Airlines plan routes for their scheduled aircraft and submit them to the responsible control centre for approval. Low kerosene consumption and the shortest possible flight routes are given priority in these plans. At present, parameters such as the environmental sustainability of air traffic are not given the same consideration. The climate impact of these non-carbon-dioxide effects varies greatly depending on the prevailing weather and the 3-dimensional-location of the flight trajectory. For instance, long-lasting contrails only form in ice-supersaturated regions. In other words, the route with the lowest kerosene consumption may not necessarily be the most climate friendly. This is where the D-KULT research project comes in (see info box above). This LuFo project aims to develop methods and tools to reduce the non-carbon-dioxide effects of aviation.

Control monitors in the Airbus A321neo
Control monitors in the cabin of the Airbus A321neo during a tracking flight as part of the VOLCAN project to investigate sustainable aviation fuels


The role of air traffic controllers after take-off

Model nitrogen oxide concentration
Model results of nitrogen oxide concentrations across Europe, with the boxes showing different levels of detail.

Airline flight routes are approved by air traffic control and communicated to pilots shortly before take-off. This takes account of fuel consumption and the weather conditions. Nevertheless, last-minute changes are often made at short notice after take-off. Flight paths might be changed owing to unforeseeable weather events or on-board emergencies which require an unscheduled landing. Sometimes, the flight paths of two aircraft might come too close and pose a safety risk, leading air traffic controllers to specify a course correction for one or both aircraft. These corrections can affect flight altitude, direction or speed. The DIAL research project focuses on ways in which flight route planning and optimisation can be implemented at the same time in future, taking into account weather phenomena and climate aspects, and how those responsible can be supported. The DLR experts involved are analysing all the key factors influencing route planning in civil aviation and developing algorithms and assistance systems for this purpose.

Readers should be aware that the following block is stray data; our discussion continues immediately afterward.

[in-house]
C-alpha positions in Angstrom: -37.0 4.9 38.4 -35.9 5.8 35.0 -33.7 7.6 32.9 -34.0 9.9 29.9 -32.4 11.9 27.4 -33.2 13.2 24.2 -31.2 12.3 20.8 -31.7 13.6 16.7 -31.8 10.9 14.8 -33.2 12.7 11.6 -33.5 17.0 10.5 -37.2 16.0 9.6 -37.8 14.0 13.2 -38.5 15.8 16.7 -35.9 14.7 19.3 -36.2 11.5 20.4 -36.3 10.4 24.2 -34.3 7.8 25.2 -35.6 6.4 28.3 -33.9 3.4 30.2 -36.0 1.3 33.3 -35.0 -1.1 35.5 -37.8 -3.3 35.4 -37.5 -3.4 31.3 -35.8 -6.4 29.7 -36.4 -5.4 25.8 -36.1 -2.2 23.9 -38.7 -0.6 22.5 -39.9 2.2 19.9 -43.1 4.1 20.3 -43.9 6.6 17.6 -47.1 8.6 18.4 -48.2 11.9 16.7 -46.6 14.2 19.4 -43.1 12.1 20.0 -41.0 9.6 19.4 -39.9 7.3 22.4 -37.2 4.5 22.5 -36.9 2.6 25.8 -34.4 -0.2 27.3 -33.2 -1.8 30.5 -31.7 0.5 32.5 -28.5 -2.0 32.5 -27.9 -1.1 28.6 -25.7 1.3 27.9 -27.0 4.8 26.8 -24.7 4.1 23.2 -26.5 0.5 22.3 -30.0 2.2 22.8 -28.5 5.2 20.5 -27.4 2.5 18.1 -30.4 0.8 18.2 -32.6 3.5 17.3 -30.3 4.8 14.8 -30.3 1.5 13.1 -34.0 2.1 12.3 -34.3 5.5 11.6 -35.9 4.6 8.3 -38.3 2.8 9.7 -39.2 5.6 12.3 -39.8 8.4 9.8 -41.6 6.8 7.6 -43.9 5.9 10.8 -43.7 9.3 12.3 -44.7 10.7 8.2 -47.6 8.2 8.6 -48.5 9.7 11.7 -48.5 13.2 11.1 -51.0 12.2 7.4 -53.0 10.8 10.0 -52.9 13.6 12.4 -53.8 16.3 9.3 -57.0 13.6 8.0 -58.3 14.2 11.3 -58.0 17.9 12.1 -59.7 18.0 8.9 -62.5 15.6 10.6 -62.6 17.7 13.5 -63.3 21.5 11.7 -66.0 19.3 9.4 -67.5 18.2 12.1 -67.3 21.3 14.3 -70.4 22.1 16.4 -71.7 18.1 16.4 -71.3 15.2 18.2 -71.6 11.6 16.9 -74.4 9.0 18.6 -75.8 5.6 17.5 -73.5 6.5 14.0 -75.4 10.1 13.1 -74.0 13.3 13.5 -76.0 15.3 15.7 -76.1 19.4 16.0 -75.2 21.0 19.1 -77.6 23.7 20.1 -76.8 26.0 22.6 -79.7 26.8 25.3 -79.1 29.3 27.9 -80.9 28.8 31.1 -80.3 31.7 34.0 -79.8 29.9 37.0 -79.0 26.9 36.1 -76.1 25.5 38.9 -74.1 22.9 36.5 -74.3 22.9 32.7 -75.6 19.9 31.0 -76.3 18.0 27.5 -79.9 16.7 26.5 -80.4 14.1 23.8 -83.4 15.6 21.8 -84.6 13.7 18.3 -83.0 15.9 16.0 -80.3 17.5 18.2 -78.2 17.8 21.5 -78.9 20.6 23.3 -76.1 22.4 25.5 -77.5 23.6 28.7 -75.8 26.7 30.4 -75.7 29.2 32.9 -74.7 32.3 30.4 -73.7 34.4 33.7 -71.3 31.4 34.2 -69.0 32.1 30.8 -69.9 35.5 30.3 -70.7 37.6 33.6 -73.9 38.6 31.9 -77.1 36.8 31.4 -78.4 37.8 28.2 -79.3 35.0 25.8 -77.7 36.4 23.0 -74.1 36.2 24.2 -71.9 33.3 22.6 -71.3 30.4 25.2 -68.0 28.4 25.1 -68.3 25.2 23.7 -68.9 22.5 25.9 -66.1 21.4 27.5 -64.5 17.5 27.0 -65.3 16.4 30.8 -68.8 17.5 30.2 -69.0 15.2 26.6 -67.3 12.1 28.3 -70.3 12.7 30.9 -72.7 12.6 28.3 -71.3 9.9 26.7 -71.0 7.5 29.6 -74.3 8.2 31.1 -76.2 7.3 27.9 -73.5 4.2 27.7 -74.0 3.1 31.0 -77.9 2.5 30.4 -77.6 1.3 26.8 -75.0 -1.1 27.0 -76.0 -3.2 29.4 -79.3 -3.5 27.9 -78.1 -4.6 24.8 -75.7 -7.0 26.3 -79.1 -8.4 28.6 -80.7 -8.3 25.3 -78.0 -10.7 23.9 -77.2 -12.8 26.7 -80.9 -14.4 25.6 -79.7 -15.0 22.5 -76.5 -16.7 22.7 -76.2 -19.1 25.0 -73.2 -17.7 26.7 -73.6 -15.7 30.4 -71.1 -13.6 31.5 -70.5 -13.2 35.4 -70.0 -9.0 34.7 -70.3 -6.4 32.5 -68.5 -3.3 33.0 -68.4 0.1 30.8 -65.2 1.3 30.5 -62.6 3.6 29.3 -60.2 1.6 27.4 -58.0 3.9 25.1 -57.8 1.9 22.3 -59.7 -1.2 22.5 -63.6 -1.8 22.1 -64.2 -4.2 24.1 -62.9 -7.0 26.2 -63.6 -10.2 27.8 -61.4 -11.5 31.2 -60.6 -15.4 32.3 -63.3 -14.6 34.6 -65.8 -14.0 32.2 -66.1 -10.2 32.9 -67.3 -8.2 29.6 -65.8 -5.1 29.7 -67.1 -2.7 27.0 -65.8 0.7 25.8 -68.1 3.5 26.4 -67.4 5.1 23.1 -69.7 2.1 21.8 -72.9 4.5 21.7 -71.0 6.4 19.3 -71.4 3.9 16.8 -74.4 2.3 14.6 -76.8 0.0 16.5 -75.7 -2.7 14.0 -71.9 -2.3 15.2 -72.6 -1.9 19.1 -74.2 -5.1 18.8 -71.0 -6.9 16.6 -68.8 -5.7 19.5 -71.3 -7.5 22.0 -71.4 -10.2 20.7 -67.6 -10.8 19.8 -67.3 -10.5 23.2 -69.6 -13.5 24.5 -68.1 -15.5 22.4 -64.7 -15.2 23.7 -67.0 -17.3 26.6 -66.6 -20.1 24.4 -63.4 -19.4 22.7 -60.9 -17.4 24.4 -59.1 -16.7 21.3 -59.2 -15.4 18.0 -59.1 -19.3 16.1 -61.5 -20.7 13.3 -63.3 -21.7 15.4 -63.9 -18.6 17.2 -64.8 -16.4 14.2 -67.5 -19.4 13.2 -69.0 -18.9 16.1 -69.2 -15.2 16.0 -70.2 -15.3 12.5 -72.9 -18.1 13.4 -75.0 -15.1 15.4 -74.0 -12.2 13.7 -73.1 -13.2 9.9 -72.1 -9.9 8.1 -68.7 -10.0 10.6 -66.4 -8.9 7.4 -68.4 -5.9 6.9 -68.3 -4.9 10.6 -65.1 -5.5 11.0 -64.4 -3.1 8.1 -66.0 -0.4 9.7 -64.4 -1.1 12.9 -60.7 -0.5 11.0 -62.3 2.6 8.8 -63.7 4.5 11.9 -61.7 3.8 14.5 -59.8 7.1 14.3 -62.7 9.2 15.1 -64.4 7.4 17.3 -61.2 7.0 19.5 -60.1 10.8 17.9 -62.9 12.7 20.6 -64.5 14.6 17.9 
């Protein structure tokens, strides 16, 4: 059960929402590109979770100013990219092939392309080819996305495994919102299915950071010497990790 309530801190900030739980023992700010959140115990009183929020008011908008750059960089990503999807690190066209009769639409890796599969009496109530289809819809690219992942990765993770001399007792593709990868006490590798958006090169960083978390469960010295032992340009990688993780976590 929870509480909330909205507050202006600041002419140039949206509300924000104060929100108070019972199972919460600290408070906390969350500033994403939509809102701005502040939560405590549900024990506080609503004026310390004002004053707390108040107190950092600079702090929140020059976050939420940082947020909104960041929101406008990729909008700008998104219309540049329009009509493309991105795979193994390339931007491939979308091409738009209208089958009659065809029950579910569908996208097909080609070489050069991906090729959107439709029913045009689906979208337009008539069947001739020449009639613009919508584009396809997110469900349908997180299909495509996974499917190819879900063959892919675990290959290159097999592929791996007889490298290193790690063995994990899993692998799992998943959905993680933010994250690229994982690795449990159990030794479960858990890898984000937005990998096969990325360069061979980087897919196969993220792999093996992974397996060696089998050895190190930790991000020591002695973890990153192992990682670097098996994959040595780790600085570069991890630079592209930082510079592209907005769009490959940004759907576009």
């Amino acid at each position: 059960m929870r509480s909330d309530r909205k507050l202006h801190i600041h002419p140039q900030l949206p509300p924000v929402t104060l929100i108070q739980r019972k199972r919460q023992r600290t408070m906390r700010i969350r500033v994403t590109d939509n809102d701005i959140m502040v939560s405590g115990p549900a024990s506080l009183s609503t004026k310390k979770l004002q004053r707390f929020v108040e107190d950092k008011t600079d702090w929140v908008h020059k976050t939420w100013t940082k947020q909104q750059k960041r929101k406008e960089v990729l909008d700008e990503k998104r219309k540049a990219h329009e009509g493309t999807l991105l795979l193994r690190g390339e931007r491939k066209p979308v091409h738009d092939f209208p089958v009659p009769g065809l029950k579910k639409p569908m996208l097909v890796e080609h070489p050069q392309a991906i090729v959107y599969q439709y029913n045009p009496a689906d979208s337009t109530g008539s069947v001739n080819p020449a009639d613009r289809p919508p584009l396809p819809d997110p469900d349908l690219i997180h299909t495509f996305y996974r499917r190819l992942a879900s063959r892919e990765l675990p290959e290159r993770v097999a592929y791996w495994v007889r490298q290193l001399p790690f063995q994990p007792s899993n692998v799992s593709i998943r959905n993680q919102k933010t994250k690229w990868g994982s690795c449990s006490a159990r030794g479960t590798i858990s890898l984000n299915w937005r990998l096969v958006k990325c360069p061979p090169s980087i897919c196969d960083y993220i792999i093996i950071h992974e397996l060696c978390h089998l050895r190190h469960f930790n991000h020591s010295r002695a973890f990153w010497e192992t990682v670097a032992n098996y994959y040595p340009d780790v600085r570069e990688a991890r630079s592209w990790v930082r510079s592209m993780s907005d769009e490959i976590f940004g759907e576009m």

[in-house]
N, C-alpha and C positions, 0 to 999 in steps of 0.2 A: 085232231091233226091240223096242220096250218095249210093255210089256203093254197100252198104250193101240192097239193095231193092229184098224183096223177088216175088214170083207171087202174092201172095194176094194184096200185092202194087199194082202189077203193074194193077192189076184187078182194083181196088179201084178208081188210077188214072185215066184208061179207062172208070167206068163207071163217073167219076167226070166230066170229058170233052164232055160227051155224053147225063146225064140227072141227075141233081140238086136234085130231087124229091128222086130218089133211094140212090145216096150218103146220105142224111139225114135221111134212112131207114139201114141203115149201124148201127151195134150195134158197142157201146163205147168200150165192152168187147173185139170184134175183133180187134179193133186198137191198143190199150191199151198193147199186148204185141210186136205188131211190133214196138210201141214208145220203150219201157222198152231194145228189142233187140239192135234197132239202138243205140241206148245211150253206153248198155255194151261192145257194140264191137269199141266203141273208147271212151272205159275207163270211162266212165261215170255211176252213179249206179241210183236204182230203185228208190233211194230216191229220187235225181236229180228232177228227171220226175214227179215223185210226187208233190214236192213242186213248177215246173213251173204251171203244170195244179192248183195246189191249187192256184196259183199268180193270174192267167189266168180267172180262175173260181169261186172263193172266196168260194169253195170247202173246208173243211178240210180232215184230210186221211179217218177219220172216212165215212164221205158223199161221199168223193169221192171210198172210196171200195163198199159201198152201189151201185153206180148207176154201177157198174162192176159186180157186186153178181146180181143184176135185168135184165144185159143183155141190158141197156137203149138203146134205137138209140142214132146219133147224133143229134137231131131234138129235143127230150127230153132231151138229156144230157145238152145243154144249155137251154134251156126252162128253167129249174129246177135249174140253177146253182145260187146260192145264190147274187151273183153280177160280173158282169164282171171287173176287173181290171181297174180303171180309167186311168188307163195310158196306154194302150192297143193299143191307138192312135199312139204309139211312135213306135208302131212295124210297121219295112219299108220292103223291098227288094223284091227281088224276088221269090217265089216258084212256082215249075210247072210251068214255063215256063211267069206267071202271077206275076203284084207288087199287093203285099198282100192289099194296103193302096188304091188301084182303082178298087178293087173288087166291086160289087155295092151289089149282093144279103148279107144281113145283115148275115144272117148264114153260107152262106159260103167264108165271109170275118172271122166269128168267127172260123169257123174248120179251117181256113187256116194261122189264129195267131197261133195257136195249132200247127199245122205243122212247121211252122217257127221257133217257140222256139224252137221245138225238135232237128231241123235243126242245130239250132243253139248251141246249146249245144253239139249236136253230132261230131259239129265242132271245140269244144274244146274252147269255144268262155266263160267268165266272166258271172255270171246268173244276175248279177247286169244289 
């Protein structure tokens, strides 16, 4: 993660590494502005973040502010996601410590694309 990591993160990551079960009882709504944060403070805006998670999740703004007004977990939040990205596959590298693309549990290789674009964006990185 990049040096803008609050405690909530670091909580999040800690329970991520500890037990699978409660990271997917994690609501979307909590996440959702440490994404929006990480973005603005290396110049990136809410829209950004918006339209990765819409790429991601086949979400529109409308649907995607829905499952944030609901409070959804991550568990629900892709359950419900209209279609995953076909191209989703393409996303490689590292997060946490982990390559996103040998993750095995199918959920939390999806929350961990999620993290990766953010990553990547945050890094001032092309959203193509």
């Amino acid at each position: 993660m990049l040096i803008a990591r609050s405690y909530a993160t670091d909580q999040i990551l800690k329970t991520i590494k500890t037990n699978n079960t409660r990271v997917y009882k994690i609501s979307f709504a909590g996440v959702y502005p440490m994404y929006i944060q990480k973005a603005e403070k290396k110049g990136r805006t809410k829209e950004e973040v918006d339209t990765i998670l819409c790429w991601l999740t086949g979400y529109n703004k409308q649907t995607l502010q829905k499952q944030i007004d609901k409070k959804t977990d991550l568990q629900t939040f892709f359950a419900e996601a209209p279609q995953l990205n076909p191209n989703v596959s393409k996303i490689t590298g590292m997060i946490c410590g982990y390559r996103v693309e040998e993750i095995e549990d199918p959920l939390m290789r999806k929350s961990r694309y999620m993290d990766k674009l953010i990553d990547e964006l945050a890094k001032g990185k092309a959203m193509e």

Satellite images of contrails
Contrails caused by aircraft over the English Channel, recorded by NASA's Terra and Aqua satellites. The processing was carried out at DLR's Earth Observation Center.


Reducing climate impact by preventing contrails

In the future, it should be possible to plan flight routes in such a way that aircraft can avoid areas where atmospheric conditions are likely to result in long-lasting, strongly warming contrails. At the same time, the 'cost' of these detours should remain within an acceptable range and flights should dioxide not be more harmful to the climate due to increased carbon emissions. This means finding the optimum balance between cost, low kerosene consumption and the most climate-compatible route. Researchers have the challenge of predicting as reliably as possible whether contrails will actually form in a certain area at a specific time. To this end, numerical weather forecasting models are being further developed and compared with observations. Observation data from airliners cannot only be used to evaluate scientific models, they are also required to keep the weather simulated in the models close to reality. This makes it possible for the initial atmospheric state of the numerical simulation – 'yesterday's weather' – to be described more realistically.